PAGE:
Pushing for Women’s Progress
Yuniyanti Chuzaifah, an influential women’s rights activist in Indonesia, traces part of her worldview back to a story about a sofa.
Yuniyanti, or Yuni, remembers that as a young girl, she moved her family’s best sofa to a room inside the house and put another, less comfortable sofa outside.
“My father asked me why I did that, and I said it was so the [domestic] helpers wouldn’t sit on the best couch, which should be for his guests only,” she told the Jakarta Globe.
He wasn’t pleased.
“To my surprise, he was really upset with my answer,” she said. “He said, ‘It’s people like those helpers who deserve the best place from us. We also have to give them the best food we can share.’ ”
And that got her thinking.
“The ‘sofa talk’ was a simple thing, but it actually had a deep meaning,” she said.
Today, Yuni is chairwoman of the National Commission on Violence Against Women (Komnas Perempuan). She says much of her character today is a reflection of lessons she learned from her parents.
Her father, an academic, was highly respected in their Central Java hometown, a small village in Wonogiri. With a degree in education, he was active in politics and religious affairs.
Yuni’s mother, meanwhile, was an independent woman with a batik business passed down for generations.
“They respected each other and showed us that both of them had important roles,” the 41-year-old said. “I grew up in a really pleasant environment and my intellectual character was very much shaped by my father.”
When she was 11 years old, Yuni decided to enroll in a pesantren, or Islamic boarding school, feeling that she needed to leave her small village to get the best education.
She went to a school near Mount Merapi in Central Java, which she initially chose for its scenic environs. She had no idea how much the school’s moderate teachings would shape her character.
“They used Arabic and English for daily conversations, and on Saturdays and Sundays, priests and reverends would come to study there,” Yuni said.
“It was also there where I met a lot of national and international figures, such as [the late prominent Indonesian Muslim thinker] Nurcholish Madjid and [the late former President] Abdurrahman Wahid.”
During her seven years at the boarding school, she says she learned about pluralism, especially from the cleric who served as the school’s principal.
“One of the things I admired about him was that he really respected other people,” she said. “He befriended and was nice to people who had different religious views.”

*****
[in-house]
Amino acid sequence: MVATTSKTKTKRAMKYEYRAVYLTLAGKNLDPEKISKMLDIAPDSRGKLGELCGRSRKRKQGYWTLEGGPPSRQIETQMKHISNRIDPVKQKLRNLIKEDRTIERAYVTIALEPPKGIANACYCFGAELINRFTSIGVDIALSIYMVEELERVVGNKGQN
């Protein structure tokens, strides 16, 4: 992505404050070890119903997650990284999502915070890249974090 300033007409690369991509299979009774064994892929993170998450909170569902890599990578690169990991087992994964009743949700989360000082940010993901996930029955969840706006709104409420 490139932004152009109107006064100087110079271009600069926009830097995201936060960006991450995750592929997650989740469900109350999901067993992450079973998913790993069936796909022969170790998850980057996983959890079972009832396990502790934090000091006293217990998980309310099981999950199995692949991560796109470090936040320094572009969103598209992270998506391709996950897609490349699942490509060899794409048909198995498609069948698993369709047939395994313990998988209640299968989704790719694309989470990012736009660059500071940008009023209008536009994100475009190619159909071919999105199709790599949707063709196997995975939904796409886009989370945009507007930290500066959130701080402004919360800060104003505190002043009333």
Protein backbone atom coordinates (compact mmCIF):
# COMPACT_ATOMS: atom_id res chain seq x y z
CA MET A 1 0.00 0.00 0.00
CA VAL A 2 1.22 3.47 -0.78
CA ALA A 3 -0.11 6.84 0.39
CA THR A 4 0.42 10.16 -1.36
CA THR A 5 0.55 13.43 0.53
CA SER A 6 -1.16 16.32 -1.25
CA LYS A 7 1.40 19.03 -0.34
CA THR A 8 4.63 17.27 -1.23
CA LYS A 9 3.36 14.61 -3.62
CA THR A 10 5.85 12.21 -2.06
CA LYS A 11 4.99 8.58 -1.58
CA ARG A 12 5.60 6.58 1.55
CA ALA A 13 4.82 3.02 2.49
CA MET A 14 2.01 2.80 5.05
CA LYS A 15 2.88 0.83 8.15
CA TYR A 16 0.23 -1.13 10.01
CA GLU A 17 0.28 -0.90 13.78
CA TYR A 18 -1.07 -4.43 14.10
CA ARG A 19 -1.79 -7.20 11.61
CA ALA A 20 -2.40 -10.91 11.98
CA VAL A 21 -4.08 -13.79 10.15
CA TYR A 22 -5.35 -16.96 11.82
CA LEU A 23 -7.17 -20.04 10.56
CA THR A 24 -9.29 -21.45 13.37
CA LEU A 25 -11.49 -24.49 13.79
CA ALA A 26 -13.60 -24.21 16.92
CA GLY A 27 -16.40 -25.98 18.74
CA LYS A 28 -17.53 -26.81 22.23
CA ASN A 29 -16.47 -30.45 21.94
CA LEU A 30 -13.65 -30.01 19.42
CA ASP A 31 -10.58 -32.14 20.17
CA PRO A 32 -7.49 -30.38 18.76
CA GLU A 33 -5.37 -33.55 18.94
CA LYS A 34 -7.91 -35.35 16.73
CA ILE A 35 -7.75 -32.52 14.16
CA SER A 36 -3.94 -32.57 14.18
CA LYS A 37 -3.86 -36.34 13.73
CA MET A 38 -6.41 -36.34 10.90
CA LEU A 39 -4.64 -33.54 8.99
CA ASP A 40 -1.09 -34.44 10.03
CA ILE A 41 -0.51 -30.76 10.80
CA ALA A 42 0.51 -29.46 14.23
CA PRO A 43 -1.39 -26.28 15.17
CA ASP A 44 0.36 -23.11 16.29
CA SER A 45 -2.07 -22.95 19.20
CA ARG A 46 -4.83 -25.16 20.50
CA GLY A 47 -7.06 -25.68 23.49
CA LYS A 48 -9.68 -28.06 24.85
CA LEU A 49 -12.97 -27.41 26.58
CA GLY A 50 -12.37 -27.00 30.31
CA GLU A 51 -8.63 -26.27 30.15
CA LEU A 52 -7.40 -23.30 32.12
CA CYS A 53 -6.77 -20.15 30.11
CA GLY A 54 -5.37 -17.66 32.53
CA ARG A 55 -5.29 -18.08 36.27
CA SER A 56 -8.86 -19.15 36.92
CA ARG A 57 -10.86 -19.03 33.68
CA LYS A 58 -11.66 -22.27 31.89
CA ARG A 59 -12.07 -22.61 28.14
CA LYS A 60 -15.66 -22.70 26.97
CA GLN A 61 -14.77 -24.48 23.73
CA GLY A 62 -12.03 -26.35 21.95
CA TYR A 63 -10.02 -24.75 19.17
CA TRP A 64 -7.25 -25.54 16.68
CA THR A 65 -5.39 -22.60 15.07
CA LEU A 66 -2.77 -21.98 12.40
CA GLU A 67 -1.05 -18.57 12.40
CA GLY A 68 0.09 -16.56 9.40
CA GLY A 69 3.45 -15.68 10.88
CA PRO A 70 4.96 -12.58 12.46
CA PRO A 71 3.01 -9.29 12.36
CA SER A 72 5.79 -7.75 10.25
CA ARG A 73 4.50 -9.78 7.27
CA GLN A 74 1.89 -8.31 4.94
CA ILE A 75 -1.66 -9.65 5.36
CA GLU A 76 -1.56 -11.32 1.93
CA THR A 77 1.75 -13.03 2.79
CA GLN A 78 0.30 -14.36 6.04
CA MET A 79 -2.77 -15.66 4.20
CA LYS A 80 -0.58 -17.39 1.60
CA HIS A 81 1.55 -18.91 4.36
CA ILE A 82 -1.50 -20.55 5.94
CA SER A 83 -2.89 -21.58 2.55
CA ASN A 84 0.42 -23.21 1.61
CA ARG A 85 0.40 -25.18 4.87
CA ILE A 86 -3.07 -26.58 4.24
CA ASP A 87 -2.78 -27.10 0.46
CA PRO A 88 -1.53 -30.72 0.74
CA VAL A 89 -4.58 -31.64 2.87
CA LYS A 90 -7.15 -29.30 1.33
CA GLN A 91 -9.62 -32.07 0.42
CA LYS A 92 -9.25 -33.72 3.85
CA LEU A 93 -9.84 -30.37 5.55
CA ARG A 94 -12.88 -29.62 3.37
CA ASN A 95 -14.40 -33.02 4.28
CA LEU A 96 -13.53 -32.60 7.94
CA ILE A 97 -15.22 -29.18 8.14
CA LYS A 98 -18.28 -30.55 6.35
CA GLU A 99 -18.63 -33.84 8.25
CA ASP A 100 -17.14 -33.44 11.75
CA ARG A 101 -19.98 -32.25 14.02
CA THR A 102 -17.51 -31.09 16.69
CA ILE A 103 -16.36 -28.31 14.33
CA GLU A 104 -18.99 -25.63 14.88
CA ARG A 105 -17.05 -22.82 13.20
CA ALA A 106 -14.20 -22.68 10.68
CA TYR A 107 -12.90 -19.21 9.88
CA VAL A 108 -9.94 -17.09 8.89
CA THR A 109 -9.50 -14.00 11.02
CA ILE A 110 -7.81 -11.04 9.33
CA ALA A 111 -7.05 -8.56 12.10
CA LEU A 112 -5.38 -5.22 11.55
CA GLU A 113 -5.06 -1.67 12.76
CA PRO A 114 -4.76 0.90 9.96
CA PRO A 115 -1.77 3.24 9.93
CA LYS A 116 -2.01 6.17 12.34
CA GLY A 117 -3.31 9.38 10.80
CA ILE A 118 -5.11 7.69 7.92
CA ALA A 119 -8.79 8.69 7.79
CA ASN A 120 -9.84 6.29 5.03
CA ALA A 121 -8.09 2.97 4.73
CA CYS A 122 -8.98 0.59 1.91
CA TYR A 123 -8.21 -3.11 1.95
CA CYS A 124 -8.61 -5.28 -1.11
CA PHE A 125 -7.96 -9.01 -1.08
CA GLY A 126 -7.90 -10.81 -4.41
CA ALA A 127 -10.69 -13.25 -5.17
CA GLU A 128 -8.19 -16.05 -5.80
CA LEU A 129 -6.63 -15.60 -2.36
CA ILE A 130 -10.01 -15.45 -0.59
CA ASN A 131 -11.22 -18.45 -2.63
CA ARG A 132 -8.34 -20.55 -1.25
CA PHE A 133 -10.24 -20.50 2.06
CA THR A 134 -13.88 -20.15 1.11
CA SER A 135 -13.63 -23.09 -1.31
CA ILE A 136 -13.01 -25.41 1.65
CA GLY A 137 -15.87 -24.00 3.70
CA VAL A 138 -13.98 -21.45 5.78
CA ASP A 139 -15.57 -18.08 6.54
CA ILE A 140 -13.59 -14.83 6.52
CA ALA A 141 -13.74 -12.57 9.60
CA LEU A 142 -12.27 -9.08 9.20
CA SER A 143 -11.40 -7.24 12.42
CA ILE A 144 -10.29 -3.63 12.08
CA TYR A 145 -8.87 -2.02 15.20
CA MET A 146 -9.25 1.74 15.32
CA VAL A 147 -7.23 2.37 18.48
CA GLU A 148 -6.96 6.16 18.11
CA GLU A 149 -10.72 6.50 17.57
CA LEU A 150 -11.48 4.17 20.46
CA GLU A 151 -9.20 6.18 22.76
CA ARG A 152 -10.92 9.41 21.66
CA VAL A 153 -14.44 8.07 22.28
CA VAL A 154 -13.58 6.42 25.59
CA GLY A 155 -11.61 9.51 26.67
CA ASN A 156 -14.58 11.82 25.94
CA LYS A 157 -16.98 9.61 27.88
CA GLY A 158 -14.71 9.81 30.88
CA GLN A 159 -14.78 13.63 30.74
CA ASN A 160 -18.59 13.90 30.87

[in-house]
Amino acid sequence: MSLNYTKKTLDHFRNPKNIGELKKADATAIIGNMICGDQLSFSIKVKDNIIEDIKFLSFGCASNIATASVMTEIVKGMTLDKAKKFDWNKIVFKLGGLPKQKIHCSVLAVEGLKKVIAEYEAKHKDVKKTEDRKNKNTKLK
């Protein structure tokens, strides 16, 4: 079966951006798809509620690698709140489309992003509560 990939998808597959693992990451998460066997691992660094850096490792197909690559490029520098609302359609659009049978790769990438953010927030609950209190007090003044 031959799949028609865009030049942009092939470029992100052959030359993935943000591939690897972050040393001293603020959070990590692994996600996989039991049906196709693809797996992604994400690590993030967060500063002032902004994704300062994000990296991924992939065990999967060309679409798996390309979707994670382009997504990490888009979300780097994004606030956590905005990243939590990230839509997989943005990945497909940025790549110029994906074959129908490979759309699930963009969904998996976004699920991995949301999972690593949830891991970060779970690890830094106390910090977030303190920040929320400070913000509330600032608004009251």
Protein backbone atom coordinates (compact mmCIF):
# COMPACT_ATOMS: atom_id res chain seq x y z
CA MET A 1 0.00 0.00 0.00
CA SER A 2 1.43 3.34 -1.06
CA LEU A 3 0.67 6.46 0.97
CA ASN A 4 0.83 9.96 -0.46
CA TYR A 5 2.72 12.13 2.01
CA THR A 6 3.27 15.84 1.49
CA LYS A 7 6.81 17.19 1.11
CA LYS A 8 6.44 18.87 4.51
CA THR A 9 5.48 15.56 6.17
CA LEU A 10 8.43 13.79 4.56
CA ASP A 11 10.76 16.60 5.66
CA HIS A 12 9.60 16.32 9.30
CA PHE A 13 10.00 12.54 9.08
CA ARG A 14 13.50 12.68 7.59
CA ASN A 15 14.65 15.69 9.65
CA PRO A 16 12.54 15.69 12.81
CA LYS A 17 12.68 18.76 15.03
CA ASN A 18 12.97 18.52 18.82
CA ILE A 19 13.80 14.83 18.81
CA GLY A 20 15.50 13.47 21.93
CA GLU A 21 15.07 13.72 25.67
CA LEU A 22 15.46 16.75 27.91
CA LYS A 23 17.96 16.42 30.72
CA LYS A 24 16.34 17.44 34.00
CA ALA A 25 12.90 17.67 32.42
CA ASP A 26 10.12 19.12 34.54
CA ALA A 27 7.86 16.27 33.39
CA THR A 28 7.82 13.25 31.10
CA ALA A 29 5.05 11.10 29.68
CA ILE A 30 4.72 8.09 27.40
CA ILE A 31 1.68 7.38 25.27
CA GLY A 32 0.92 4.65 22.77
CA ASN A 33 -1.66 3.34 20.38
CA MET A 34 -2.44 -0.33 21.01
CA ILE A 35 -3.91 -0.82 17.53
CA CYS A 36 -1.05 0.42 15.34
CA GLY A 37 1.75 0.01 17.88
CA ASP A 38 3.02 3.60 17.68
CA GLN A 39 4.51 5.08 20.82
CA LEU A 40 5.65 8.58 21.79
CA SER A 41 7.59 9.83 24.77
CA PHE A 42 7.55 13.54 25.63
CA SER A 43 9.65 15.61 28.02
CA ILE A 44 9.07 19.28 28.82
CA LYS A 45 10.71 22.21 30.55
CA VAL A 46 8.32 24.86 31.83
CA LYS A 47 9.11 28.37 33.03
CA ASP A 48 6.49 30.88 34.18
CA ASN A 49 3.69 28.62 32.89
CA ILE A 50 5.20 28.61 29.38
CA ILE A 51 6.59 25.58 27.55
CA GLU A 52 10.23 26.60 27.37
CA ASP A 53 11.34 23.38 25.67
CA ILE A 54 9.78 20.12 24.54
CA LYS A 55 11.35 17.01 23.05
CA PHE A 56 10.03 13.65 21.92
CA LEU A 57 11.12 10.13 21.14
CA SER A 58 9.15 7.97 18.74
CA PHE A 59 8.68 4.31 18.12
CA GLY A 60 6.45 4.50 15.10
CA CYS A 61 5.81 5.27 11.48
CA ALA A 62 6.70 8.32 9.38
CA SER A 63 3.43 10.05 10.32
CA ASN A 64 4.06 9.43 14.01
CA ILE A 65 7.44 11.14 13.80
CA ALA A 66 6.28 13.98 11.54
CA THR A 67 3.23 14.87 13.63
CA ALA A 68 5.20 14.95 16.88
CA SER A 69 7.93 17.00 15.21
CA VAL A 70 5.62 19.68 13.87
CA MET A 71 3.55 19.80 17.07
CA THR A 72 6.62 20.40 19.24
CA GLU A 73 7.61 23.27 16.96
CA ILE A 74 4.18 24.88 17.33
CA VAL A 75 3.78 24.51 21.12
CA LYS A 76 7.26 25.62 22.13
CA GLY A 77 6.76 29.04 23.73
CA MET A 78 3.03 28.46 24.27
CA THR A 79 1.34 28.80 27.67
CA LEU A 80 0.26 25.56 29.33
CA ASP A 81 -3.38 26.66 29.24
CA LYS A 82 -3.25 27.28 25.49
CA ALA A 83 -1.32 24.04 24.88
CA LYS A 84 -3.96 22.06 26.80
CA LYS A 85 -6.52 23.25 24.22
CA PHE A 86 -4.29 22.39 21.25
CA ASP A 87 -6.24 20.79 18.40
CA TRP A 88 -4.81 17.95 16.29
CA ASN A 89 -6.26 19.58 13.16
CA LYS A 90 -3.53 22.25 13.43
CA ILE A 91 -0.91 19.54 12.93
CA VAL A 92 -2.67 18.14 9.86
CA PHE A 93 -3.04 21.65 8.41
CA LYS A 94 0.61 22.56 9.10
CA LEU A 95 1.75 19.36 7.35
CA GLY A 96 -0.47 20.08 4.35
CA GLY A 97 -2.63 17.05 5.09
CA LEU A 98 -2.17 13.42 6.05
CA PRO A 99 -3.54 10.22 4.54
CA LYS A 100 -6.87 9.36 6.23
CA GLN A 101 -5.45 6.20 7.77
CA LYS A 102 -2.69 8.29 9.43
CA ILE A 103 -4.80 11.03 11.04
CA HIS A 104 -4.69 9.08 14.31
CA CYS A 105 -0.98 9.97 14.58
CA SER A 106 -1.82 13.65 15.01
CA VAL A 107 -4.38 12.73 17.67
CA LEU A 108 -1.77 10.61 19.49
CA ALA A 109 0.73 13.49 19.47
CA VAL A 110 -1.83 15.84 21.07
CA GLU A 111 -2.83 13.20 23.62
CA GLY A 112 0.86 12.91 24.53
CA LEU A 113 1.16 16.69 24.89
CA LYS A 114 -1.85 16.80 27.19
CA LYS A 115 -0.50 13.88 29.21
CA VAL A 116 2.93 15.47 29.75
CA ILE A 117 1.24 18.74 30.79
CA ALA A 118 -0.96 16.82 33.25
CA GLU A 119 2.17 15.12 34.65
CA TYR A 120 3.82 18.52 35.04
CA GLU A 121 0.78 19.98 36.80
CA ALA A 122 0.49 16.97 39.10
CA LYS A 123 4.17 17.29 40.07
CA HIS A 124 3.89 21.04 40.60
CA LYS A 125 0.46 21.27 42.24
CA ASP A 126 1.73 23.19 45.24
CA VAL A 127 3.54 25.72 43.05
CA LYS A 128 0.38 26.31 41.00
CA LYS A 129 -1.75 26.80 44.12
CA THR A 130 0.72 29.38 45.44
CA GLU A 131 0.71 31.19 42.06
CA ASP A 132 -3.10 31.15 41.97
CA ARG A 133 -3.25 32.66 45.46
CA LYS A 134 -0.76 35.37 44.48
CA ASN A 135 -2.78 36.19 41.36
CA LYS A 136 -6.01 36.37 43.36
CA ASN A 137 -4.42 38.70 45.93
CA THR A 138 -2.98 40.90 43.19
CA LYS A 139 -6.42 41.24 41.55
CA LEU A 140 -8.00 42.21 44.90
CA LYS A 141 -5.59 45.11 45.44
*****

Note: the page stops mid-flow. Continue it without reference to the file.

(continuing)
The boarding school practiced a more moderate version of Islam than others.
“Unlike in most pesantren, he never made the jilbab [Islamic headscarf] an issue,” she said. “As students, we were free to choose whether we wanted to wear it or not, as long as we put it on during school hours because it was part of the uniform. Outside of those hours, it was your choice.”
Now, as the leader of Komnas Perempuan for more than two years, she promotes women’s rights in Indonesia, a job that’s far from simple.
“We deal with layers and layers of problems,” she said. “There are cultural, religious, economic, social and political aspects to these problems.
“Especially here in Indonesia, where the cultural and religious aspects are very strong, we have to address the issues carefully and properly.”
The commission is collaborating with the Education and Culture Ministry to promote women’s rights through school curricula. They are also focusing on tackling sexual violence.
“As I said before, a lot of different aspects are involved here,” Yuni said. “Take the cultural aspect as an example. There’s a community that views rape as an act of adultery, and so the woman, who we see as a victim, is forced to marry the rapist. Can you imagine that?
“Or in another community, a rape case is considered settled when the rapist pays the victim three pigs.”
The commission invited a group of experts in the field of cultural rights to discuss the issue.
“They said that if societal norms, regardless of whether they’re based in culture, are exploitative and violate human rights, then they need to be reformed,” she said. “Instead of protecting the rights of women, a lot of regulations criminalize and victimize them.”
Still, she said, the country is making progress.
“Back in the 1990s, women had little freedom to speak their minds,” she said. “Women tended to keep quiet because family harmony was so important; whatever happened inside [the house] was supposed to stay inside. “But today it’s different. There’s this shifting paradigm.”
Komnas Perempuan has received reports of hundreds of thousands of domestic violence cases, though Yuni said the actual number of incidences is likely much higher.
“There are just a lot of women who live in remote areas and they have problems accessing the legal institutions where they can file a report,” she said. “Many of them ultimately choose not to report their case because they don’t have the money. Imagine, they might have to pay Rp 250,000 [$27] just to cross over to the main island to report their case. This is also something we’re working on.”
Despite all the work that remains, Yuni is optimistic that she will reach her goals eventually.
“It is not an easy job,” the mother of two said. “But I always remember what my mother said to us, her children: If we believe a difficult task will be easy, then it will become easy, and vice versa. Enjoying every bit of something that needs to be done is how I choose to do it.”